Tephrosia virginiana (L.) Pers.
Goat's Rue, Virginia Tephrosia, Devil's Shoestring
Fabaceae (Pea Family)
Synonym(s): Cracca latidens, Cracca virginiana, Tephrosia latidens, Tephrosia virginiana var. glabra, Tephrosia virginiana var. holosericea
USDA Symbol: TEVI
The flowers of goat’s-rue resemble bi-colored sweet peas. Lower petals are pink; upper petals are pale yellow. Pinnately compound leaves have 8-15 pairs of leaflets. Stems and leaves are covered with soft, white hairs giving the 1-2 ft. perennial a silvery appearance. Mature plants form attractive mounds. Bicolored, pea-like flowers, with pink wings and a yellow standard, crowded into clusters atop a hairy stem.
A distinctively silvery plant, Goat's Rue has long stringy roots, to which the common name Devil's Shoestrings refers. It was at one time fed to goats to increase their milk production, but since it contains rotenone (now used as an insecticide and fish poison), this practice has been discontinued. In the South, several white-flowering species occur (T. spicata, T. chrysophylla, etc.) with fewer flowers per cluster on the tips of long stalks. These flowers eventually turn pink, and the foliage is often distinctive because of brownish or golden hair"s.
From the Image Gallery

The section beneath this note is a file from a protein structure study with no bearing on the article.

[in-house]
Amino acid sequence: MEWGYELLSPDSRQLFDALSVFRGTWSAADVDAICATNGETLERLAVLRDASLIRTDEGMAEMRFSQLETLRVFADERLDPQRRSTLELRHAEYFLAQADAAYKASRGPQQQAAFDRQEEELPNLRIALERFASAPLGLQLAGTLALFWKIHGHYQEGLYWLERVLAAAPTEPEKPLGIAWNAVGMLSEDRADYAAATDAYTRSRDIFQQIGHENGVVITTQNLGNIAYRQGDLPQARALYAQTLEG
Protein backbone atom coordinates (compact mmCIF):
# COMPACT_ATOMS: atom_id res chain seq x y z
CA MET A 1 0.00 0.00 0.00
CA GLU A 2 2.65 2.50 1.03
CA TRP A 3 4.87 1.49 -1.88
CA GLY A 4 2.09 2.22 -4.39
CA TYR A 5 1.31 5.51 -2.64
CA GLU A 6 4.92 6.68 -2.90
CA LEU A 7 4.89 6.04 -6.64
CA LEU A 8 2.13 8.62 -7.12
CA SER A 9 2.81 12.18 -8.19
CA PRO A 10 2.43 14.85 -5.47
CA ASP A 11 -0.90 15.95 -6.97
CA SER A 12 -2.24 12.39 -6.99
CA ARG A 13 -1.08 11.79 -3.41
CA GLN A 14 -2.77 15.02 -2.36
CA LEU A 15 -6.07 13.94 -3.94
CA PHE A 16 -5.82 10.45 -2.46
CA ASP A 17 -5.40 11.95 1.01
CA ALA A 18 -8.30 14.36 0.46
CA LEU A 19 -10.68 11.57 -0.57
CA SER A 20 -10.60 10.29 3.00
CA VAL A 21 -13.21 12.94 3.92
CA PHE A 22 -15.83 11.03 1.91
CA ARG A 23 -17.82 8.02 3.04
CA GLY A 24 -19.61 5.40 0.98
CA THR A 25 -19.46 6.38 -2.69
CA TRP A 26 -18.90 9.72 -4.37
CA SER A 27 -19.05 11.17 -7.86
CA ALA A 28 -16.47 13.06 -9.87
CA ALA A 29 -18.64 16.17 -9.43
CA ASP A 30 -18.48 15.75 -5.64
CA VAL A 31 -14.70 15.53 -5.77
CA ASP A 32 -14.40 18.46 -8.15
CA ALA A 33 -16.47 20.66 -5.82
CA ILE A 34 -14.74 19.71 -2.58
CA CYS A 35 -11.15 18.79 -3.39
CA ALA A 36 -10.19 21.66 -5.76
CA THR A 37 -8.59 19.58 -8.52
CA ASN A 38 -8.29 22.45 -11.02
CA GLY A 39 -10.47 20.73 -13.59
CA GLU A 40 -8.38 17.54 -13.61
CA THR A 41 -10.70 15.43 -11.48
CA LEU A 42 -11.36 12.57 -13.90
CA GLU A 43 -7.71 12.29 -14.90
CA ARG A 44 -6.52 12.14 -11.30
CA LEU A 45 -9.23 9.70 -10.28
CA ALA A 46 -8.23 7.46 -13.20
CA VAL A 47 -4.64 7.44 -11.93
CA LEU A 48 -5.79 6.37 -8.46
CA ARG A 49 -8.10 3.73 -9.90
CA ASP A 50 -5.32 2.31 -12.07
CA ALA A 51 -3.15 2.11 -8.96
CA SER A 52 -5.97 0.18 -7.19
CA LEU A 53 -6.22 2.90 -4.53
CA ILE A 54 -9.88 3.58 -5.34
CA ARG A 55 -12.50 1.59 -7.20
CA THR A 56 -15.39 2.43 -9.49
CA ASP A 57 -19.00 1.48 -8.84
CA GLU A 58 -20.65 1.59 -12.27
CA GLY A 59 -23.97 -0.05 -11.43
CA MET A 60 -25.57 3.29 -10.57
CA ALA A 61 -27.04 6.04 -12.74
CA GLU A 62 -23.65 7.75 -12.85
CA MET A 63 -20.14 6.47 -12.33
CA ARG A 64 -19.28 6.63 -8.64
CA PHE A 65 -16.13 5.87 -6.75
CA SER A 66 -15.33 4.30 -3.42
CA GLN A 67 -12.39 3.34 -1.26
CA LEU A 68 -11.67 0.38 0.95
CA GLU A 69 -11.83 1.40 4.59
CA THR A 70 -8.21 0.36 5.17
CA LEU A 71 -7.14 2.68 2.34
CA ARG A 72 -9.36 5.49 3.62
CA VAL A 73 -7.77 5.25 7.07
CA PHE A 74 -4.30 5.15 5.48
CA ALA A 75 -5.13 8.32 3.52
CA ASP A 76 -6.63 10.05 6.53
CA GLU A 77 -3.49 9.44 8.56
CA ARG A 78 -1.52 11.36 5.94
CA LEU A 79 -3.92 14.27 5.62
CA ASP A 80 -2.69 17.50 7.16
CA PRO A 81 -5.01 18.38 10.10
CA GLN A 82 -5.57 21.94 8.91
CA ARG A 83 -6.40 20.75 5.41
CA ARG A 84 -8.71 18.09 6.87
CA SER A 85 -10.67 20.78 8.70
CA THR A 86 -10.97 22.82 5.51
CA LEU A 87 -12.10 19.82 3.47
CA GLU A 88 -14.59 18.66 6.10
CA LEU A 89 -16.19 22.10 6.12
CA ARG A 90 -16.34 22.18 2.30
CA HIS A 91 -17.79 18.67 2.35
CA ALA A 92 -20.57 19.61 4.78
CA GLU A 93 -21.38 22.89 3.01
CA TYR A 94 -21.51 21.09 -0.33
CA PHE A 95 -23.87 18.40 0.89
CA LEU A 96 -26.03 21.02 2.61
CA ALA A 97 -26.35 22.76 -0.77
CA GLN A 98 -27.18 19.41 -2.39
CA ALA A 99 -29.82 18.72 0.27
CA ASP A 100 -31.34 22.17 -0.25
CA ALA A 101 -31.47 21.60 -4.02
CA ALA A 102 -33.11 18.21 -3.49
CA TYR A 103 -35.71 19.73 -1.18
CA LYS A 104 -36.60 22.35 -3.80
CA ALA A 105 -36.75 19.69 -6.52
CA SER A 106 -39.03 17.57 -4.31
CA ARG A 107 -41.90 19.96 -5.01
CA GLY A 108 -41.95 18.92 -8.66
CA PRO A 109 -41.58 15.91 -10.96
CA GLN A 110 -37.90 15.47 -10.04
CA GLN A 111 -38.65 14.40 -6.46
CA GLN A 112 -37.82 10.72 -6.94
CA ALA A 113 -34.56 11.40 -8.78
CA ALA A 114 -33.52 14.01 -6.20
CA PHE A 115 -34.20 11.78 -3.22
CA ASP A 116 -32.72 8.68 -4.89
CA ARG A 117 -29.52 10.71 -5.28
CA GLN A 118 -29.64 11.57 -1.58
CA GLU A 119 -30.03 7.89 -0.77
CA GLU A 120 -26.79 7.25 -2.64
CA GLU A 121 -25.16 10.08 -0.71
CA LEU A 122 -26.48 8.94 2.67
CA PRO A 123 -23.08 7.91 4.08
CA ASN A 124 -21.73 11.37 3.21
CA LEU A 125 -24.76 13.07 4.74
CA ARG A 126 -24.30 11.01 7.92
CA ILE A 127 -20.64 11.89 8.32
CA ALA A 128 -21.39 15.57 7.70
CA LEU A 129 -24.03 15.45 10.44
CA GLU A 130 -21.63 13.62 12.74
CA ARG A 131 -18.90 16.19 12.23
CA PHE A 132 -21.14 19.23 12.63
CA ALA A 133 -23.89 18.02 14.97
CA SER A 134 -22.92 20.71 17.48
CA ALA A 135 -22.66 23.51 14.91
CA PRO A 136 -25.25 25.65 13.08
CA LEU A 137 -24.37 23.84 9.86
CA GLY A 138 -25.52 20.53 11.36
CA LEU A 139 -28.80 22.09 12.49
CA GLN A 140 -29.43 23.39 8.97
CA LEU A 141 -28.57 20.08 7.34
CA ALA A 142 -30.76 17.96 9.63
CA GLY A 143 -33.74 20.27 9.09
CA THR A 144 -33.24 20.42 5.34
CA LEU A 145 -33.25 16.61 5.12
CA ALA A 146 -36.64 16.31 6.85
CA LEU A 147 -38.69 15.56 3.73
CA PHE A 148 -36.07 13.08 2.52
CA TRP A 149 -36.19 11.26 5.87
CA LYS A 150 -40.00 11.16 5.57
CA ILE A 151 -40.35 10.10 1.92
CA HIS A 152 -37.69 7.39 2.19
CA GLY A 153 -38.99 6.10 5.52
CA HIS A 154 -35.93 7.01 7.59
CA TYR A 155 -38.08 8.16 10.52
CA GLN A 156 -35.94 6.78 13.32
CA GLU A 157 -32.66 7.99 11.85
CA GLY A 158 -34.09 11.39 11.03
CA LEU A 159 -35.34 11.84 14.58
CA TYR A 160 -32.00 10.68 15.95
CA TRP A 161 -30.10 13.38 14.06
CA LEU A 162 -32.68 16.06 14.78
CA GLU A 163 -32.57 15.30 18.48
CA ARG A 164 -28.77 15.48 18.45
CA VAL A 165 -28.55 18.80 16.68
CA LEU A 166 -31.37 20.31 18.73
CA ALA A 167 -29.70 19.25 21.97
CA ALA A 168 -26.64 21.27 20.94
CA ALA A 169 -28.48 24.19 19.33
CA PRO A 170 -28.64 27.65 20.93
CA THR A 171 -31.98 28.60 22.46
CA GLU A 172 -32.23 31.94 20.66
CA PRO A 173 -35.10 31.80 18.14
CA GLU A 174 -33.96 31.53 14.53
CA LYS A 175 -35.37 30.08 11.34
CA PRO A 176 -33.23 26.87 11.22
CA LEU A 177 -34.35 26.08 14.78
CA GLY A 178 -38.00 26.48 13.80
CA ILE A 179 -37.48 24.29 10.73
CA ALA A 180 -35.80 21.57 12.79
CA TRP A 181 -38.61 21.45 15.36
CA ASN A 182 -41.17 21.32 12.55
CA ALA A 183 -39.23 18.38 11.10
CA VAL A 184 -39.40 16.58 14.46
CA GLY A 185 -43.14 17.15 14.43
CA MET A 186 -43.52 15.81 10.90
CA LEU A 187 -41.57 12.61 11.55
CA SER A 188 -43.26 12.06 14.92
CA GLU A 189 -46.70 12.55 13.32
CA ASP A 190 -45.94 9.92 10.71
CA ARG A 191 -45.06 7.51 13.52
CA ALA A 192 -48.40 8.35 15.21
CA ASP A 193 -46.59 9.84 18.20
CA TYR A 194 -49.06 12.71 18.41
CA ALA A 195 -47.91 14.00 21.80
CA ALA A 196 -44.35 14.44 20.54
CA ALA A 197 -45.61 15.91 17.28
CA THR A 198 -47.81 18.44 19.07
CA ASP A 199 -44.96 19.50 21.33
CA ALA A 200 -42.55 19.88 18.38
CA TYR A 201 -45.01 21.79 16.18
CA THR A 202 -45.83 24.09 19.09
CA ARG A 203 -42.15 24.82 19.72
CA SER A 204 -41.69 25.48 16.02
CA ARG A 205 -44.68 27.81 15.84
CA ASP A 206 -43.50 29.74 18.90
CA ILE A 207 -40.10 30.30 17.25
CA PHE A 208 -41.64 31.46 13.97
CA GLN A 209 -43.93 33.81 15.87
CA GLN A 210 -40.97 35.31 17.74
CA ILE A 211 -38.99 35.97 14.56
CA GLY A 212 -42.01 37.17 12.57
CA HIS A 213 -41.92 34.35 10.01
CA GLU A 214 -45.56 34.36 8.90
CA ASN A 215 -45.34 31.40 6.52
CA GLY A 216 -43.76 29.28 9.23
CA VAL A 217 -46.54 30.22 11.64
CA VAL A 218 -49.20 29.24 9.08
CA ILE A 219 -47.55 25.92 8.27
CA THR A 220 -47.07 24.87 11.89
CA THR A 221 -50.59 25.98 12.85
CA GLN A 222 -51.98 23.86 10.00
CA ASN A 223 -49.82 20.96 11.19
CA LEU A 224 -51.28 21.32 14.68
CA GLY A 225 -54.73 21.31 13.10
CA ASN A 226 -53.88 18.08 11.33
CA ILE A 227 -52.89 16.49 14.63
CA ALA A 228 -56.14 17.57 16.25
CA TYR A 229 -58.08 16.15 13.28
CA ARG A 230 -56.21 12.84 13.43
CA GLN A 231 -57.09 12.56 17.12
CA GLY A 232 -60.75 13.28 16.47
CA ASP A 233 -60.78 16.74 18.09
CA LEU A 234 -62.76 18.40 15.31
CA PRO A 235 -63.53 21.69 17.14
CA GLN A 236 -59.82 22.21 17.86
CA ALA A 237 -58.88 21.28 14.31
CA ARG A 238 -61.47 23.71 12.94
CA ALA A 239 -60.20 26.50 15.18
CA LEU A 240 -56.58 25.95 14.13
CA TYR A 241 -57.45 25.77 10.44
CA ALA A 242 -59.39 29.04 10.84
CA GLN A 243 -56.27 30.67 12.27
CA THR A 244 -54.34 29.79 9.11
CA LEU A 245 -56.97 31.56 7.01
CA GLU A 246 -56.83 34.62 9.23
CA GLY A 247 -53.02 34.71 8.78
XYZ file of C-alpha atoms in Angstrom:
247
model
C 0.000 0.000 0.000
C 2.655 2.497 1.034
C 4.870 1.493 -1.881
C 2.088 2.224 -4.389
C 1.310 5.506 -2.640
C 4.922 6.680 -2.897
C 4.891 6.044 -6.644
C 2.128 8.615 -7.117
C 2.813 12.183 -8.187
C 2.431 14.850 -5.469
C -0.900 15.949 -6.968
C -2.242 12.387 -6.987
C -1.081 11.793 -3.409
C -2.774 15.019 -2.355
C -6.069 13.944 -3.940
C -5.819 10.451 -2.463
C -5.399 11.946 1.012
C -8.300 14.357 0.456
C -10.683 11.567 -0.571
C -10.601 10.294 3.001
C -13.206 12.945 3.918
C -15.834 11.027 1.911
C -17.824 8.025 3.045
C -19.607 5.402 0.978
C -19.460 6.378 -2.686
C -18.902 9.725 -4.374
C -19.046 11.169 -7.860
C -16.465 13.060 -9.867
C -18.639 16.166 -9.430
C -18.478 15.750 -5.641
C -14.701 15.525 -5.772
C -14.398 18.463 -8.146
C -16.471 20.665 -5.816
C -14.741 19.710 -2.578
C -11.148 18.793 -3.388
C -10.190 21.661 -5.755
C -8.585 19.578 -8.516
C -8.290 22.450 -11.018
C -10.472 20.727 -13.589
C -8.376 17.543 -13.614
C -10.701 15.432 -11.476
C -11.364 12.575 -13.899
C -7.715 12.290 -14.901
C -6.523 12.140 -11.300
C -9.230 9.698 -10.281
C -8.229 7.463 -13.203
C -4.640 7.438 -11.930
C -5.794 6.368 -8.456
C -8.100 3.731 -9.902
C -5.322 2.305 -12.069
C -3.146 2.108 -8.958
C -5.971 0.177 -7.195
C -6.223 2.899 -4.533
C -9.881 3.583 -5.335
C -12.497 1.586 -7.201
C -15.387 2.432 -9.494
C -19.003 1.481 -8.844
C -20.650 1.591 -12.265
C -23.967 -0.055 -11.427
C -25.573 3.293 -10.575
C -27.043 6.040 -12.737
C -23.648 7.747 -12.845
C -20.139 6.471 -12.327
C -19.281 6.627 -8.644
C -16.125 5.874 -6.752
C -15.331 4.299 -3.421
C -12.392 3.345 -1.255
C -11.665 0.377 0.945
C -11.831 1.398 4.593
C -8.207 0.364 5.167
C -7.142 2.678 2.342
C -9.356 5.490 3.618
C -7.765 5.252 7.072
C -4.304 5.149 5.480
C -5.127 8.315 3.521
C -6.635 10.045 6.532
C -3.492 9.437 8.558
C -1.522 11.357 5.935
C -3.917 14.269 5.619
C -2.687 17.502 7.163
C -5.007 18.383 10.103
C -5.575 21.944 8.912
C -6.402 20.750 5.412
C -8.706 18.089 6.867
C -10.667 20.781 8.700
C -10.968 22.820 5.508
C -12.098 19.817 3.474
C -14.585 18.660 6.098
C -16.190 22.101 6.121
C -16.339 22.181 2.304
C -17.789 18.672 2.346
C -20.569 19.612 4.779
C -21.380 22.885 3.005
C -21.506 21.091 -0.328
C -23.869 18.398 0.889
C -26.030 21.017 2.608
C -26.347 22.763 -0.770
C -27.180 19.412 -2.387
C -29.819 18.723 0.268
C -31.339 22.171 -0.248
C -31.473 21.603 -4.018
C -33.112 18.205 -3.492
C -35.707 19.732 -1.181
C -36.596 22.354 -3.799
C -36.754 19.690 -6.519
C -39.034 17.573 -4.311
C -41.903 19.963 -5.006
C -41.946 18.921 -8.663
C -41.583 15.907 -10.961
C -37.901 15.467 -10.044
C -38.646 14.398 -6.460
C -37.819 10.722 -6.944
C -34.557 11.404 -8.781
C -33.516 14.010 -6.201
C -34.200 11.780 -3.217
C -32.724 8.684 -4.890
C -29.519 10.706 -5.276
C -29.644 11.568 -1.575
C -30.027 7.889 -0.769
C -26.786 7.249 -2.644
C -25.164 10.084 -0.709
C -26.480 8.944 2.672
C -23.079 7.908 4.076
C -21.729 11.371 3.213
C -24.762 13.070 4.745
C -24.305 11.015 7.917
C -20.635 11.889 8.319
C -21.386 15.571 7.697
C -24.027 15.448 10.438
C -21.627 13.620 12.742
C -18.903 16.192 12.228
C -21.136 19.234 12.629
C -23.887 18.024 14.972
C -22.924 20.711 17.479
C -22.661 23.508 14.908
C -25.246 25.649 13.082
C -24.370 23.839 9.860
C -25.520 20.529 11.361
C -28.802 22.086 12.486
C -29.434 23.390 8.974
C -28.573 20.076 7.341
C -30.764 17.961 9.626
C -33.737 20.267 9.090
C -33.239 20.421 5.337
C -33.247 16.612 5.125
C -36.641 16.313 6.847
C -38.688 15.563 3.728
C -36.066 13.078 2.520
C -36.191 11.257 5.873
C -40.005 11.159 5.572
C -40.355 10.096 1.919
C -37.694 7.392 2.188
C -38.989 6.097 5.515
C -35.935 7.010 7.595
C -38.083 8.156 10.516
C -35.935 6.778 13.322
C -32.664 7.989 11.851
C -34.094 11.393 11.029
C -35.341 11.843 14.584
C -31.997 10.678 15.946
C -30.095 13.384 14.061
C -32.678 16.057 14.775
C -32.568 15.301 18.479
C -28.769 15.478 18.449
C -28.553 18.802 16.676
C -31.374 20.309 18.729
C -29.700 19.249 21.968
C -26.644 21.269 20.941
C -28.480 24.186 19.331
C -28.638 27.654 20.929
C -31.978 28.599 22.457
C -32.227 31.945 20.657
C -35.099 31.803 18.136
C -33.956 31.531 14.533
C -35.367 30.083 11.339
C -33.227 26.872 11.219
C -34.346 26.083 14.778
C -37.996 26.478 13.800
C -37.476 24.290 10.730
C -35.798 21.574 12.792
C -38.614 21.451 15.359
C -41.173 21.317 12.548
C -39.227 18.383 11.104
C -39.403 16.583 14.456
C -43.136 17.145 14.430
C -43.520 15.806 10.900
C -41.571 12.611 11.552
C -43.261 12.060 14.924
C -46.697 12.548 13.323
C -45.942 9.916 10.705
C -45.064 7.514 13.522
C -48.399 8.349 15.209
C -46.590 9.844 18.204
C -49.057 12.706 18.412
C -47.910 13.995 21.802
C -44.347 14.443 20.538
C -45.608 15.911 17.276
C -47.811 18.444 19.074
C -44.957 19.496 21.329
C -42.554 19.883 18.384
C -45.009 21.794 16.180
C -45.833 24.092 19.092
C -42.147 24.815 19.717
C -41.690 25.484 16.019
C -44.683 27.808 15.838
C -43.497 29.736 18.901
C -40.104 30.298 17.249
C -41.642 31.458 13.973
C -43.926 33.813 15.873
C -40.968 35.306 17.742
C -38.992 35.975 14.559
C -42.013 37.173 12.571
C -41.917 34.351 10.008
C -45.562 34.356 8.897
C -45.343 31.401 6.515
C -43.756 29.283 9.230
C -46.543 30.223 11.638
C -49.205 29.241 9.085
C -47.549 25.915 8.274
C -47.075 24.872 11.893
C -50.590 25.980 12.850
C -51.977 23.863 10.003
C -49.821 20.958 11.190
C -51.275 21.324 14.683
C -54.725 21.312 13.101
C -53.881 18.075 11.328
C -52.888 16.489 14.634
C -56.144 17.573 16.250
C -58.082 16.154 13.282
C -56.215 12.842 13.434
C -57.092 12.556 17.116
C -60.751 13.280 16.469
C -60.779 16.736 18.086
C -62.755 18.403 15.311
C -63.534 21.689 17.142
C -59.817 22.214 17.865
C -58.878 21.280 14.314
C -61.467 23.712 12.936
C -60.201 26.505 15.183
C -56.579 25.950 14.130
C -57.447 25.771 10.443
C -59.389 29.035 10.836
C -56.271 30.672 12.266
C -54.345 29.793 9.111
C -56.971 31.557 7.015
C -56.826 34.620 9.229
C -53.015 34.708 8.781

Plant CharacteristicsDuration: Perennial
Leaf Arrangement: Alternate
Fruit Type: Legume
Size Notes: Up to about 2 feet tall.
Bloom InformationBloom Color: Pink , Yellow
Bloom Time: Apr , May , Jun , Jul
DistributionUSA: AL , AR , CT , DC , DE , FL , GA , IA , IL , IN , KS , KY , LA , MA , MD , MI , MN , MO , MS , NC , NE , NH , NJ , NY , OH , OK , PA , RI , SC , TN , TX , VA , WI , WV
Native Distribution: S. NH to WV, s. MI & extreme s.e. MN, s. to FL, TX & KS
Native Habitat: Open woods; sandy fields; dunes
Growing ConditionsLight Requirement: Sun , Part Shade , Shade
Soil Moisture: Dry
Soil Description: Sandy soils.
BenefitUse Wildlife: Attracts ground birds.
Use Other: Pounded roots used as a fish poison by indigenous people of southeastern North America.
Warning: POISONOUS PARTS: All parts. Low toxicity if eaten. Symptoms unknown. Toxic Principle: Tephrosin.
It contains rotenone, which is now used as an insecticide and fish poison. (Niering)
Conspicuous Flowers: yes
PropagationDescription: Propagate by seed sown unstratified in fall or stratified in spring.
Seed Collection: Collect in Aug. to Sep. Fruit is a narrow pod that is difficult to break.
Seed Treatment: Scarification, inoculation, moist stratification for 10 days.
Commercially Avail: yes
From the National Organizations DirectoryAccording to the species list provided by Affiliate Organizations, this plant is on display at the following locations:
Mt. Cuba Center - Hockessin, DE
BibliographyBibref 946 - Gardening with Prairie Plants: How to Create Beautiful Native Landscapes (2002) Wasowski, Sally
Bibref 1294 - The Midwestern Native Garden: Native Alternatives to Nonnative Flowers and Plants An Illustrated Guide (2011) Adelman, Charlotte and Schwartz, Bernard L.
Bibref 1243 - The Southeastern Indians (1976) Hudson, Charles
Bibref 328 - Wildflowers of Texas (2003) Ajilvsgi, Geyata.
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Additional resourcesUSDA: Find Tephrosia virginiana in USDA Plants
FNA: Find Tephrosia virginiana in the Flora of North America (if available)
Google: Search Google for Tephrosia virginiana
MetadataRecord Modified: 2015-03-20
Research By: TWC Staff